Four SCOPE projects this year (Lincoln Labs, Raytheon, Draper Labs, Parietal Systems) are directly related to the military. Another project (Adsys Controls) is the creation of an advertising tool for a company that sells some of its products to the military. Not to mention the October press release on Olin’s website declaring that our College has been named a subcontractor in two “government-funded defense contracts,” one for the Navy and one for the Air Force (which is now a SCOPE project, as well).
You know that cool robotic tuna? That’s a different project for the Navy. You don’t have to look far to find more examples. And a few small notes: we will use the terms “defense,” “defense contract,” and “defense industry,” because they are commonly used to describe what we are talking about. It is important to realize that these terms are euphemistic, as American foreign policy is not one of national defense, but of aggression. Finally, it is unfair to separate weapons systems from the broader defense industry, as even non-lethal projects support the military-industrial complex.
Our problem with this scenario is the inherent contradiction, the hypocrisy, of military projects on a college campus. Schools are institutions of empowerment, providing students with knowledge and understanding of the world around them and the skills to make positive changes in their own and other’s lives. The military is the ultimate institution of disempowerment, of aggression, domination, and death.
Our empowerment through education is zero-sum; it results from working on a defense-related project that ultimately disempowers enemy combatants or civilians at the hands of our armed forces.
Not only do these defense contracts result in the disempowerment of whomever the United States finds in its best interests to disempower, but they pull resources from valuable parts of our society. In the years after World War II, General and President Dwight Eisenhower warned against the rise of the military-industrial complex. He understood that a constant state of militarization, weapons development, and stockpiling would pull resources away from areas like education, healthcare, and social programs that have positive effects on the whole of our society. His warnings went unheeded by those who had the power to act by them and flatly ignored by those who knew there was immense profit to be made. If you are unfamiliar with the size of the US defense budget, by the way, the 2011 DoD budget request and “mandatory spending” (for the fighting in Iraq and Afghanistan) are expected to amount to 720 billion dollars.
The extent to which the military-industrial complex has pervaded our economy makes challenging its presence difficult. Contractors ensure that the components of a weapons system are produced in as many states as possible, so Senators and Representatives will receive accusations of job loss in their districts with the cancellation of a program. Defense contractors are paid in taxpayer money, some of which is spent to lobby Congress for further contracts. Democracy at work, right? And because the military has such an enormous budget to fund research and development, projects that have potential positive, civilian applications alongside their proposed military application are included.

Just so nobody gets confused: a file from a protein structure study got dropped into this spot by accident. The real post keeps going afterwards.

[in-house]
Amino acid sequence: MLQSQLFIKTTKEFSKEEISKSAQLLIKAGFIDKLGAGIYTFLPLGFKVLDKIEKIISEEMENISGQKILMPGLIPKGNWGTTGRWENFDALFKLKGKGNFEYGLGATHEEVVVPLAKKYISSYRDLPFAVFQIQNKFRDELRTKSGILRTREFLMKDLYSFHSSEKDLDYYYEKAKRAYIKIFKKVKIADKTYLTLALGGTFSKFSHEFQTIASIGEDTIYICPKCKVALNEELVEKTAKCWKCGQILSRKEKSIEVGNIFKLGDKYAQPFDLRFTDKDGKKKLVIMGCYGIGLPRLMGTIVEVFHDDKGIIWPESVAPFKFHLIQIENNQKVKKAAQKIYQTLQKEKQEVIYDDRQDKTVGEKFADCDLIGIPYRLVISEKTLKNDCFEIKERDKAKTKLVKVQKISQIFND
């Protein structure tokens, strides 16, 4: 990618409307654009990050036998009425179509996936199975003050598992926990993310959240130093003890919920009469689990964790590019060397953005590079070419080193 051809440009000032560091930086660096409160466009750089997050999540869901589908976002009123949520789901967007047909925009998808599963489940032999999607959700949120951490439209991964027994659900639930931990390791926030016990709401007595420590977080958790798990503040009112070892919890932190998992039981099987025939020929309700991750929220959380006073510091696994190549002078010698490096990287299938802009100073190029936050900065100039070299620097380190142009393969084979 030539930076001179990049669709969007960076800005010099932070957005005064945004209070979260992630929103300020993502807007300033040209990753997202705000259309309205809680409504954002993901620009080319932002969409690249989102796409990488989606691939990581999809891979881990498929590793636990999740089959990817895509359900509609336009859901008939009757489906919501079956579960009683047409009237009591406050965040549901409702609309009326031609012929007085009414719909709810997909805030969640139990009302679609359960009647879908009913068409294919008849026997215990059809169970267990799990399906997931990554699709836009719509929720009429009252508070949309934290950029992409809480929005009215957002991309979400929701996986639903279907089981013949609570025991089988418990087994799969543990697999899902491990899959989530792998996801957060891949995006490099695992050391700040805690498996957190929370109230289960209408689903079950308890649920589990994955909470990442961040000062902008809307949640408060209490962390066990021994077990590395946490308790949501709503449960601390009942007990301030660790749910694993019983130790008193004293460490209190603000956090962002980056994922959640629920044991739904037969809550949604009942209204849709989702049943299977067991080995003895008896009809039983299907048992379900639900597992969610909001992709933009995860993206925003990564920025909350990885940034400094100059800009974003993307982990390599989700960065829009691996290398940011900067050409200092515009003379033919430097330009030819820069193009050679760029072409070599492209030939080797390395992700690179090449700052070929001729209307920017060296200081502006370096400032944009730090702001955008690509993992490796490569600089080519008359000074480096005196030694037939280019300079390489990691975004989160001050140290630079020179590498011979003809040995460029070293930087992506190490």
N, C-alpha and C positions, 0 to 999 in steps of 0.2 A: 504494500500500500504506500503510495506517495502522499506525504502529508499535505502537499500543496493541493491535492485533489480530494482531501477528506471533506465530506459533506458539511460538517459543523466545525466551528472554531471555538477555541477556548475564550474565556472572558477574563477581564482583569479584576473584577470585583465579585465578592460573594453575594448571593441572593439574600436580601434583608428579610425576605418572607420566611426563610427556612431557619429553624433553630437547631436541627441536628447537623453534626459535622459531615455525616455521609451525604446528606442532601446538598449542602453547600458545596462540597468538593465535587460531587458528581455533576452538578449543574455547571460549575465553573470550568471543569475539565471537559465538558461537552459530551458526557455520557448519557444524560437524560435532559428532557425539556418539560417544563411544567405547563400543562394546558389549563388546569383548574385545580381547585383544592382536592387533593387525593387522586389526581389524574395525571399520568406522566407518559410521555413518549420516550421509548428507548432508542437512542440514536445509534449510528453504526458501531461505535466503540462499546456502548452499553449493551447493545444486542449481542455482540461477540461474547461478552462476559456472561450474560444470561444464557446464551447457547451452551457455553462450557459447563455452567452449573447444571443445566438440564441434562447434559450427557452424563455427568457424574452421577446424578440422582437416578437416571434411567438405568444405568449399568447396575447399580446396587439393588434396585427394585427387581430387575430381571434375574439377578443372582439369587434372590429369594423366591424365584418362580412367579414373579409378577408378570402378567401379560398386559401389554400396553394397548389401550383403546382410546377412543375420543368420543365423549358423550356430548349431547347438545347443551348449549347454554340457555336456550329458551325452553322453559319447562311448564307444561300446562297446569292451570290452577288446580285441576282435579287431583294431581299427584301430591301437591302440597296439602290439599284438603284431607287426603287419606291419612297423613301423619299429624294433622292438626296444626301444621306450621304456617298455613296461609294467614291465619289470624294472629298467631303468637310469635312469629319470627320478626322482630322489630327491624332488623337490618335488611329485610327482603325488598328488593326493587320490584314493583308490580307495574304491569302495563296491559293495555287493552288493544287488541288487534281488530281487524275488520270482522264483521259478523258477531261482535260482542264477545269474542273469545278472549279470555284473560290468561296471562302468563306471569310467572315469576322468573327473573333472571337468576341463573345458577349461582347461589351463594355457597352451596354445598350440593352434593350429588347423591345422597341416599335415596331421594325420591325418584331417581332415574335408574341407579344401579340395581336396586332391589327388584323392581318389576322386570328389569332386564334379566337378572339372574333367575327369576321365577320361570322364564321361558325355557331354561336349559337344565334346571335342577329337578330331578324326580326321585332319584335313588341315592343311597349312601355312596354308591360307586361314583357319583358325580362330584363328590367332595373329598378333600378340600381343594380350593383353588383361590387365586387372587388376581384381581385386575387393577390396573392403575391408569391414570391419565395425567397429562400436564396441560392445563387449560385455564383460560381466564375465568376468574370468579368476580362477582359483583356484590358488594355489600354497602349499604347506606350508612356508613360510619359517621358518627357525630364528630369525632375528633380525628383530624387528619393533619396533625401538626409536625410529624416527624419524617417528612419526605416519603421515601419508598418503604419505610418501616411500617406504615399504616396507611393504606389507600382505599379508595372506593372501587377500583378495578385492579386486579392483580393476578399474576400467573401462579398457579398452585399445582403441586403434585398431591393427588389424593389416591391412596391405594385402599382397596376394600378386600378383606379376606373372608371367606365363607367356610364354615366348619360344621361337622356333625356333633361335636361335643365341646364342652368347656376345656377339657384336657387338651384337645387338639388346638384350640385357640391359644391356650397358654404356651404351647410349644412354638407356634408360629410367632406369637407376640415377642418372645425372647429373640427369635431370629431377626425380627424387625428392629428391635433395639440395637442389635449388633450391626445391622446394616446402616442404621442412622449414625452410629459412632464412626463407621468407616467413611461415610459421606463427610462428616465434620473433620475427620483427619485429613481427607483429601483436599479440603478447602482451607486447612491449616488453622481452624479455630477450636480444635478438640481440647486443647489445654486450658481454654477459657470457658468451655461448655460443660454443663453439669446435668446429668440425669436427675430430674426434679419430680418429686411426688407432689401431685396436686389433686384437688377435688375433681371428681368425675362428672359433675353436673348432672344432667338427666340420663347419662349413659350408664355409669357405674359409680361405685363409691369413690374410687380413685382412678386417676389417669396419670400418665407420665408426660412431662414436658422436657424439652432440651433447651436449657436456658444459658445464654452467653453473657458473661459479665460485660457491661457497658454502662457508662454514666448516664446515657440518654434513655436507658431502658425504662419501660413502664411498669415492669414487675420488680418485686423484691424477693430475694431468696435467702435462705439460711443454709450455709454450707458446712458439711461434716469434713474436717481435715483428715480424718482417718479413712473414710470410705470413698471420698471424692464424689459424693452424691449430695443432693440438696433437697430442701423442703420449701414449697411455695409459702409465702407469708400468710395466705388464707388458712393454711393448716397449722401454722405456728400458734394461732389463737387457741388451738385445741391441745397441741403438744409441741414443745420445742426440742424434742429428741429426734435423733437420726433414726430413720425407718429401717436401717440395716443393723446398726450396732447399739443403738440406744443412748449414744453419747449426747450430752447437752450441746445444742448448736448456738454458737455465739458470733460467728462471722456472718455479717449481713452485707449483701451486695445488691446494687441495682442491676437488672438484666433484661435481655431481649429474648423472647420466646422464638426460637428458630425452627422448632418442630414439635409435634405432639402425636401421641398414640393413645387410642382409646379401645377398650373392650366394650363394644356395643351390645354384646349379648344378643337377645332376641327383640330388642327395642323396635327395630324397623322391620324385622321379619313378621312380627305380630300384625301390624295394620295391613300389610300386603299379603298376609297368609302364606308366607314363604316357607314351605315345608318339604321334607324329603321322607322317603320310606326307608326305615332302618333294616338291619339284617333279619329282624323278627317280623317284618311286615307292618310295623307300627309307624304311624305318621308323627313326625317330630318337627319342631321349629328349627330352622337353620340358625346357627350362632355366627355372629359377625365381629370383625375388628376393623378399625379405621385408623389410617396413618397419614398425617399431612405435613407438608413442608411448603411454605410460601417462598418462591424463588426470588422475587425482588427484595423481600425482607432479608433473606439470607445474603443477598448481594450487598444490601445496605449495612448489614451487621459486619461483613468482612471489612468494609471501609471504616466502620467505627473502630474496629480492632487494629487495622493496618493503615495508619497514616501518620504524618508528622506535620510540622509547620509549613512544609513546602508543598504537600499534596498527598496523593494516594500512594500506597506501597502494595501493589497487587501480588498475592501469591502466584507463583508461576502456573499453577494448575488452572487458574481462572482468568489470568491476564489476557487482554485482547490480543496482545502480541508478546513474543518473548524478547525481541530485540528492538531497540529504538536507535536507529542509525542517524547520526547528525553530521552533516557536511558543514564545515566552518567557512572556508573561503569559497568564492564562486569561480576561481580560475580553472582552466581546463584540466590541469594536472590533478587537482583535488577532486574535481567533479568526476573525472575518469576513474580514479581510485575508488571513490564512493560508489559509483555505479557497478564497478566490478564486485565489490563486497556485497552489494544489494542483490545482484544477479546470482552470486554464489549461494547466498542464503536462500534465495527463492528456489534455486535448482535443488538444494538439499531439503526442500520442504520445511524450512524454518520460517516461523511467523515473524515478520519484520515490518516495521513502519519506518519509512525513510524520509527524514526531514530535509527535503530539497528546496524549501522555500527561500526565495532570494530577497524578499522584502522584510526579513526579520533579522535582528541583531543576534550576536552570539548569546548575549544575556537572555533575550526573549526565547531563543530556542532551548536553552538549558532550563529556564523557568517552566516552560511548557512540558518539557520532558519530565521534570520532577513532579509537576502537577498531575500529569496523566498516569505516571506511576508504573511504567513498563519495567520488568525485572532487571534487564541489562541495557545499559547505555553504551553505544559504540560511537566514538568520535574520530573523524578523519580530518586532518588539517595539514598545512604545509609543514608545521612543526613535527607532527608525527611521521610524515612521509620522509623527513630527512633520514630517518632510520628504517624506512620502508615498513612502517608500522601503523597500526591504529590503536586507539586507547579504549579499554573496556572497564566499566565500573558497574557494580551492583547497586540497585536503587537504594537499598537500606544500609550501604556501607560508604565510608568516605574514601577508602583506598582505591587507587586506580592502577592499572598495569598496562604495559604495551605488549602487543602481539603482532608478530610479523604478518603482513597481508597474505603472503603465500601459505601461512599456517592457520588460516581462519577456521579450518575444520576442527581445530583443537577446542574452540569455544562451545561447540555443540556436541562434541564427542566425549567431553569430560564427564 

The breadth, depth, and nebulousness of the military-industrial complex lead to some appealing arguments against fighting it. “If we don’t do this project, someone else will.”
“I want to work on a cool project, and the Navy offers cool projects.” “Defense is where all the money is.”
“This project might be used in civilian life.” All of these reactionary arguments refuse to acknowledge that a better system could exist, a system that chooses to invest taxpayer money in projects that benefit all of our society.
We say this not to place blame, but to challenge all of us to thoughtfully criticize the status quo. We believe that we must put an end to the presence of the military in our school. What can we do? We can demand that the administration adopt a policy of non-affiliation with the defense industry.
We can demand student representation in the selection of project sponsors. We can demand the creation of a committee whose sole purpose is to decide whether a project violates a set of ethics that we, as a college, can decide upon. But most importantly, we can discuss. And we can challenge ourselves and each other to more deeply understand the causes and consequences of our actions.